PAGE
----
17.6. Classes of Problems

Classes of problems

A set of problems is usually called a class.

It is important to remember that a class of problems is not a class of algorithms.

Finite-state computation

A decision problem solvable with a fixed amount of memory (by a finite-state machine) is called a finite-state or regular language.

So finite-state machines define the class of all decision problems that can be solved by finite-state machines.

Computable and uncomputable problems

Problems solvable by deterministic Turing-machine algorithms are called computable. That is, deterministic Turing machines define the class of computable problems.

But remember that no Turing machine can be in the class of computable problems, since a Turing machine is not a problem.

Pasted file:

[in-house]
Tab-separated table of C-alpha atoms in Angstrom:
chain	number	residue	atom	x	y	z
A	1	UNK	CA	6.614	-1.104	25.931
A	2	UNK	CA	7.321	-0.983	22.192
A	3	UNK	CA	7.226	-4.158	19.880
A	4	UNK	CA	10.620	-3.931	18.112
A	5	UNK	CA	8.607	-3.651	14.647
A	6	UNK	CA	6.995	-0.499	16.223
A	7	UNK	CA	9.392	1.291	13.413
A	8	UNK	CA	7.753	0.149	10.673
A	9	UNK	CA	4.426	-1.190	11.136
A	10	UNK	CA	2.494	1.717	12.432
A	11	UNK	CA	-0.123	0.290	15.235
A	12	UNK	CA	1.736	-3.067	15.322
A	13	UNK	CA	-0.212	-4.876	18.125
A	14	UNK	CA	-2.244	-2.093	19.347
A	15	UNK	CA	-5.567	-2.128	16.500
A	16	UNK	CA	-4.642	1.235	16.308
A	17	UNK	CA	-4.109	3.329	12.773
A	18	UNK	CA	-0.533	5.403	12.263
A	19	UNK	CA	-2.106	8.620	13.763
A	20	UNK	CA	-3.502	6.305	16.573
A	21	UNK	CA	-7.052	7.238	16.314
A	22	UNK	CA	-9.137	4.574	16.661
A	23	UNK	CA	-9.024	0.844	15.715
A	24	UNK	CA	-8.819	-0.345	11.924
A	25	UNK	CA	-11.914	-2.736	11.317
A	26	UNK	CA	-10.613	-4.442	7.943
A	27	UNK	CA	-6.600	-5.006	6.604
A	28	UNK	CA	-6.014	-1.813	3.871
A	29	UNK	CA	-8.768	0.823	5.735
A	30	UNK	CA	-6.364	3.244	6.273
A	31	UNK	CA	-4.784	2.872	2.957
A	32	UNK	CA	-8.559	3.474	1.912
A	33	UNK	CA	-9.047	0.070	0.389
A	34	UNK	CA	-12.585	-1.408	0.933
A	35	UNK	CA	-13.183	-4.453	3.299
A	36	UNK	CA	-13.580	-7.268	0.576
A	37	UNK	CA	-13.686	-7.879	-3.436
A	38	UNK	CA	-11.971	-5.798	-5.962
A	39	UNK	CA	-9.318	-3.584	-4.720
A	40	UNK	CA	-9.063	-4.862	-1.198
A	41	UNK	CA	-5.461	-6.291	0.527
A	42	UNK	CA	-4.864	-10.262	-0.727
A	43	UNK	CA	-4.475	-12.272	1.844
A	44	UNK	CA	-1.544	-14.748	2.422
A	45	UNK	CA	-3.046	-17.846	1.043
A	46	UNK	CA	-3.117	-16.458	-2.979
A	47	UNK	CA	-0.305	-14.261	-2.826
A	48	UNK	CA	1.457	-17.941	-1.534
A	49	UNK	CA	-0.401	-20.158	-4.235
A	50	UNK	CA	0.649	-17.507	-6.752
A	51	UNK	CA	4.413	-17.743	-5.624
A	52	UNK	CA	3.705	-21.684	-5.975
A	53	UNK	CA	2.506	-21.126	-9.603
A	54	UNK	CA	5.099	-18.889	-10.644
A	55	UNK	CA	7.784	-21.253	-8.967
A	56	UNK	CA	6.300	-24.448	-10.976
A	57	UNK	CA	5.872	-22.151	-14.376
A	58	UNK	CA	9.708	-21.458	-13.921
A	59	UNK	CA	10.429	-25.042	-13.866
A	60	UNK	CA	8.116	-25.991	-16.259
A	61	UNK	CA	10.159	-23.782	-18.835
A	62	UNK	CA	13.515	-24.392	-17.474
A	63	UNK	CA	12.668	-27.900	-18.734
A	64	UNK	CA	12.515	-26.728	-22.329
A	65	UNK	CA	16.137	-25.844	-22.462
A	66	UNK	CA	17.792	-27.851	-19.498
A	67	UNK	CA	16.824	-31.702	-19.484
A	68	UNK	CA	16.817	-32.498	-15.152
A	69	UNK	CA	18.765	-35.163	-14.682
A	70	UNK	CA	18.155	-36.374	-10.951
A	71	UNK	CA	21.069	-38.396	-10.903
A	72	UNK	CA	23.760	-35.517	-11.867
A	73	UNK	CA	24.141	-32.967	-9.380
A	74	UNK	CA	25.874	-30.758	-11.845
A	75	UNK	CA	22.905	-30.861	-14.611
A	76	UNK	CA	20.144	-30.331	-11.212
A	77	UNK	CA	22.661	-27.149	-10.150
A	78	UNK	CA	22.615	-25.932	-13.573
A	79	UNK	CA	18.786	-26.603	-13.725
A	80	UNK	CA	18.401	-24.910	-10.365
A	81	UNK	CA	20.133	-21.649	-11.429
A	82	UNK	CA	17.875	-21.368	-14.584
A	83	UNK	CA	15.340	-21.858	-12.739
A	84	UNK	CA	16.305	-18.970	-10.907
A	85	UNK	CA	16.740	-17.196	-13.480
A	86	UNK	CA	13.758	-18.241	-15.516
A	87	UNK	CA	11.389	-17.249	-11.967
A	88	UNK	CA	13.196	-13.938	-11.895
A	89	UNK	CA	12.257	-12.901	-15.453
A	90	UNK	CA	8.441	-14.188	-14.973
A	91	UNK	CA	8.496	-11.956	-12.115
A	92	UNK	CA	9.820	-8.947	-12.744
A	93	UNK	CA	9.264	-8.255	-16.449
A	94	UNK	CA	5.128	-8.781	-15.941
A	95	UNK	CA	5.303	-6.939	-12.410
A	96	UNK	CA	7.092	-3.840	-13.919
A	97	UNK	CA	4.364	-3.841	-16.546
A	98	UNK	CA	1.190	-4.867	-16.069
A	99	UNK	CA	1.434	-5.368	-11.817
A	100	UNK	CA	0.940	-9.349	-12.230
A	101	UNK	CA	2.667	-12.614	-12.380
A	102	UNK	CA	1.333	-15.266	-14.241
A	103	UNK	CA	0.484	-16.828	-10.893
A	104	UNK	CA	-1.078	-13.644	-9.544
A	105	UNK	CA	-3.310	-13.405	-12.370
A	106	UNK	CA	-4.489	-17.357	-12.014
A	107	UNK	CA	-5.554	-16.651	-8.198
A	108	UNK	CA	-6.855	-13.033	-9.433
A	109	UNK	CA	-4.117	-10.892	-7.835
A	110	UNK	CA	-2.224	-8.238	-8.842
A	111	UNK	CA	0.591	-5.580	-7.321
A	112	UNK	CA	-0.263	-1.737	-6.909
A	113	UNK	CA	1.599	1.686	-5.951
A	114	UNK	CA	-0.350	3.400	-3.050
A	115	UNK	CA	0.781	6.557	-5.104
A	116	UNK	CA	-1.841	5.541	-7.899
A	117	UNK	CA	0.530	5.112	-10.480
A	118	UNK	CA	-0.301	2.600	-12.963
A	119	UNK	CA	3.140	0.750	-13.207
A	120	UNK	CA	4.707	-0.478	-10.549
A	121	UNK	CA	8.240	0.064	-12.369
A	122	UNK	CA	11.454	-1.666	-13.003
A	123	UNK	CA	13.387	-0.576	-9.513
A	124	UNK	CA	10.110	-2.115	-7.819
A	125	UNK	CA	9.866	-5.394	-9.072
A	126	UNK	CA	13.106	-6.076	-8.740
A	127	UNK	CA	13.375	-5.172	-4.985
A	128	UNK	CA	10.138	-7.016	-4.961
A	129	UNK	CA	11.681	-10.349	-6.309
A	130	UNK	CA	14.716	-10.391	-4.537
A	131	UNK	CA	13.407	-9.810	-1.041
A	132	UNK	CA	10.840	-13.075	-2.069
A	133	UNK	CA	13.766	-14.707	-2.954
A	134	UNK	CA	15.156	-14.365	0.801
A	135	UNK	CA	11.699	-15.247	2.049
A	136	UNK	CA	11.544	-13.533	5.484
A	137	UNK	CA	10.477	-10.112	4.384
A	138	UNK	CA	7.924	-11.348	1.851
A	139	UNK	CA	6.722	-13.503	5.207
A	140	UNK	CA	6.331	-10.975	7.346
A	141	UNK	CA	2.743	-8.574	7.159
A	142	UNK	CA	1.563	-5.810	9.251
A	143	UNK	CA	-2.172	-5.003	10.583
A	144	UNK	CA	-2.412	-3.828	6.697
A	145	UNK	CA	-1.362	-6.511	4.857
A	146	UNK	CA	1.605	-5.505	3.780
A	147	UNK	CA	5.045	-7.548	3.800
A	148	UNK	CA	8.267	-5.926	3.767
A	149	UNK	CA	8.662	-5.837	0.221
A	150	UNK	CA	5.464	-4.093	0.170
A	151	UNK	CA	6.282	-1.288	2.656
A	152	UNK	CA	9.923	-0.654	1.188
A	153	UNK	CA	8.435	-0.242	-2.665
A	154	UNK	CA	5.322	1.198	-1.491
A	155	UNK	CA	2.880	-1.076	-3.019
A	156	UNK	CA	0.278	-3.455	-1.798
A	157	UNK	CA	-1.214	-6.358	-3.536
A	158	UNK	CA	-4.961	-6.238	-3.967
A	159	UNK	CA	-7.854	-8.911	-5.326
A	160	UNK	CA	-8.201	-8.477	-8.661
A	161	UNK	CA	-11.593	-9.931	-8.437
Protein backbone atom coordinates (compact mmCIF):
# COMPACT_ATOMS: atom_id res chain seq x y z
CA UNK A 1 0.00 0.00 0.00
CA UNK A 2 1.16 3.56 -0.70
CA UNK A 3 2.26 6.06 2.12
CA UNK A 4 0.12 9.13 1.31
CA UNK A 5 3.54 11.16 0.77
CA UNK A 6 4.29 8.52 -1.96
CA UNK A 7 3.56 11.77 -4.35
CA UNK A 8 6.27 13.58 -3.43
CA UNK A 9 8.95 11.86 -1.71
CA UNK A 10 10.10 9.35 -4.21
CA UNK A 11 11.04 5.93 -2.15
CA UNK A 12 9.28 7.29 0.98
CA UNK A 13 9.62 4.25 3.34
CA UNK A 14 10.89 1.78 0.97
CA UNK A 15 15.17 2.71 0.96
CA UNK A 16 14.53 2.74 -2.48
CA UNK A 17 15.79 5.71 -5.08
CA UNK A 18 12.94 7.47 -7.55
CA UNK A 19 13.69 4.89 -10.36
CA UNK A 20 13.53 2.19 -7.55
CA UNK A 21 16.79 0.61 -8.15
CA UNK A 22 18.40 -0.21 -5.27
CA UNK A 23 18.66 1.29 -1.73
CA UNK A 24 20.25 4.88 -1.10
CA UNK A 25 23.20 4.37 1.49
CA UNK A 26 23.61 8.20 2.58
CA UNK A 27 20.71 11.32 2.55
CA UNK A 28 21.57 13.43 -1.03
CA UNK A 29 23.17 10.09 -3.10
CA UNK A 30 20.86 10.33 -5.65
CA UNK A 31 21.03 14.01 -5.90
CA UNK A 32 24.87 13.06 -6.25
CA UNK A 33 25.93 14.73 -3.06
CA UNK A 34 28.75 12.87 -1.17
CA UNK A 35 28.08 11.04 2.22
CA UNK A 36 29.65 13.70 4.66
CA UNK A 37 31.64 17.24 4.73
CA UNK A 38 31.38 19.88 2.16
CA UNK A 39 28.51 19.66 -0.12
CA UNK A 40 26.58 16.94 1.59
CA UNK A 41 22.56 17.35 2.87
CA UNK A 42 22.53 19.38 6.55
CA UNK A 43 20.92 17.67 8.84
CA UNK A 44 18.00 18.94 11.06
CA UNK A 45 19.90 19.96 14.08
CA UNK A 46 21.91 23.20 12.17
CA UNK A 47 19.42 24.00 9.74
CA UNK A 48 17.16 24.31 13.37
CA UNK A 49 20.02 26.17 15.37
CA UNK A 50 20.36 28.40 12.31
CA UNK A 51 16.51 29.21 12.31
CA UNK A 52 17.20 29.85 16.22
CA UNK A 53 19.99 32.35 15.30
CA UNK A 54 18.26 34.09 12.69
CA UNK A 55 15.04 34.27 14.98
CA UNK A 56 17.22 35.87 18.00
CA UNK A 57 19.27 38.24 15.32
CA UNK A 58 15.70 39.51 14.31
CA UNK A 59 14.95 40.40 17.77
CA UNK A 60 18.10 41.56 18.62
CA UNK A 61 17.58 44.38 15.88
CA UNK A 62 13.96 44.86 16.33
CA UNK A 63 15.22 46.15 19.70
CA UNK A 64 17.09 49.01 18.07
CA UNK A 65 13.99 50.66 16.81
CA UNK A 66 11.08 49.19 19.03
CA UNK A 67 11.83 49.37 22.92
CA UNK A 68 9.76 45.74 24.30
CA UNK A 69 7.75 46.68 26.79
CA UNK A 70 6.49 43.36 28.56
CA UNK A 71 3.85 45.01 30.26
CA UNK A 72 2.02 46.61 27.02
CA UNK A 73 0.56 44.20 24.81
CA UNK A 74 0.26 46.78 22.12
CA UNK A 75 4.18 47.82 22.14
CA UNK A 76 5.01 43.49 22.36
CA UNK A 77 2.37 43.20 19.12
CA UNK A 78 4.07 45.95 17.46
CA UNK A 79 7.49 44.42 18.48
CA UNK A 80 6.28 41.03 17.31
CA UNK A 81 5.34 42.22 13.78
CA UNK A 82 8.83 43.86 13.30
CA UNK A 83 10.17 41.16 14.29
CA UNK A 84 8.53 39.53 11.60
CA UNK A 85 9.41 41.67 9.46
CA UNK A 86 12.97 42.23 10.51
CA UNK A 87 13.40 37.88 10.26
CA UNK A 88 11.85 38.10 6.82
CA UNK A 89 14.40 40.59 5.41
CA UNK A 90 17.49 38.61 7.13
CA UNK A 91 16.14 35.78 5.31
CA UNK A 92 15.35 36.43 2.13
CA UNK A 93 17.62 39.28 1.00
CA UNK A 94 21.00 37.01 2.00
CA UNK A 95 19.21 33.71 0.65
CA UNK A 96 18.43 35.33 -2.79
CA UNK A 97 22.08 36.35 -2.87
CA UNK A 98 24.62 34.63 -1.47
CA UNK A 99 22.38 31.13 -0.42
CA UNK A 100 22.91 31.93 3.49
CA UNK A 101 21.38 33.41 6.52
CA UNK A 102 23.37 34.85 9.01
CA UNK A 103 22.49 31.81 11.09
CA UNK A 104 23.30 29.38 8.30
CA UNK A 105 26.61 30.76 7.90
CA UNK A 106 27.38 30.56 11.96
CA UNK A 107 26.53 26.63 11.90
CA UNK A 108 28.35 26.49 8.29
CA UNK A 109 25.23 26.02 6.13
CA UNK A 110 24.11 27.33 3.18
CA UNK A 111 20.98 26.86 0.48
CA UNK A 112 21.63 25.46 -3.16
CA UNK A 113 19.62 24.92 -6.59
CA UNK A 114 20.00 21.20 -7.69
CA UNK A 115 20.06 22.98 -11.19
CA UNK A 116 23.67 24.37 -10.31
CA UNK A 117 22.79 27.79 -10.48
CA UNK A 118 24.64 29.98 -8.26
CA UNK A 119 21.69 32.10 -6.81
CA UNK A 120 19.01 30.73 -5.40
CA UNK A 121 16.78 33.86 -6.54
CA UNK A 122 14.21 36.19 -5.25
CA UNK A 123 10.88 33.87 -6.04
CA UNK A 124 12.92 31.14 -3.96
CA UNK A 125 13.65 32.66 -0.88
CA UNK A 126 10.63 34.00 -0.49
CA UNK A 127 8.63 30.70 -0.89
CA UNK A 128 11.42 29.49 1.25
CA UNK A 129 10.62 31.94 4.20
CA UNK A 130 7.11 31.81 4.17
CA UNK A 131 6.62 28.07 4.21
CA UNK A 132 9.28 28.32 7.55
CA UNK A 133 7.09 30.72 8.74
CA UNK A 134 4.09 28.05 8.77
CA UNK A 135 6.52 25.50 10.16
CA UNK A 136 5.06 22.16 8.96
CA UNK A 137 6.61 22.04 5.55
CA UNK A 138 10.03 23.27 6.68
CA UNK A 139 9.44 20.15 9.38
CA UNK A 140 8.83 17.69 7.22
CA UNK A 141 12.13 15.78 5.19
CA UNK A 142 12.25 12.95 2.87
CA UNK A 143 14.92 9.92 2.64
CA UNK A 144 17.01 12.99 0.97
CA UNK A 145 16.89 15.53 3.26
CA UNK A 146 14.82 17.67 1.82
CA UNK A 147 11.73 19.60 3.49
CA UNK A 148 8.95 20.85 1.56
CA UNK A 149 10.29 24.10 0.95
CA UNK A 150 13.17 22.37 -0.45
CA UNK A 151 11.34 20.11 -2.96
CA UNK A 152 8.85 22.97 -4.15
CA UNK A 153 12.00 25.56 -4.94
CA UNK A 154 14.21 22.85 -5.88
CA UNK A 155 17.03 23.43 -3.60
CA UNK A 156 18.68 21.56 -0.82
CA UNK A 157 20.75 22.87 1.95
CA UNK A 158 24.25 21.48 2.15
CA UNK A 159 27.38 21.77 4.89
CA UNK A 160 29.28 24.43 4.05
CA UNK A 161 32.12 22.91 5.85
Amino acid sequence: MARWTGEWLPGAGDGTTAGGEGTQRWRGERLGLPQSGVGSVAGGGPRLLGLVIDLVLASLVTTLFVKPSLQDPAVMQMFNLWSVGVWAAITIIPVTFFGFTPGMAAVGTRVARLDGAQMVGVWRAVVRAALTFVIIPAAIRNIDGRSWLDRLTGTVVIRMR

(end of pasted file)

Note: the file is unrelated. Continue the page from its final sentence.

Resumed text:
All of the problems solved every day by computers are obviously computable. But there are problems that are not computable. Examples are the Halting Problem (shown uncomputable here) and Hilbert's Tenth Problem.

Partially computable problems

Problems solvable by partial algorithms on Turing machines are called partially computable. Both the Halting Problem and Hilbert's Tenth Problem are partially computable.

There are problems that are so difficult they are not even partially computable. An example is the set of all programs that halt on every input: {p | ∀xp(x)↓)}.

Polynomial time and space

We looked at resource-limited computation, focusing on problems computable in polynomial time or polynomial space.

We defined the following complexity classes.

Relationships among classes

Known relationships are:

You should be prepared to give a definition of each of the classes mentioned on this page and you should know the relationships that have been stated.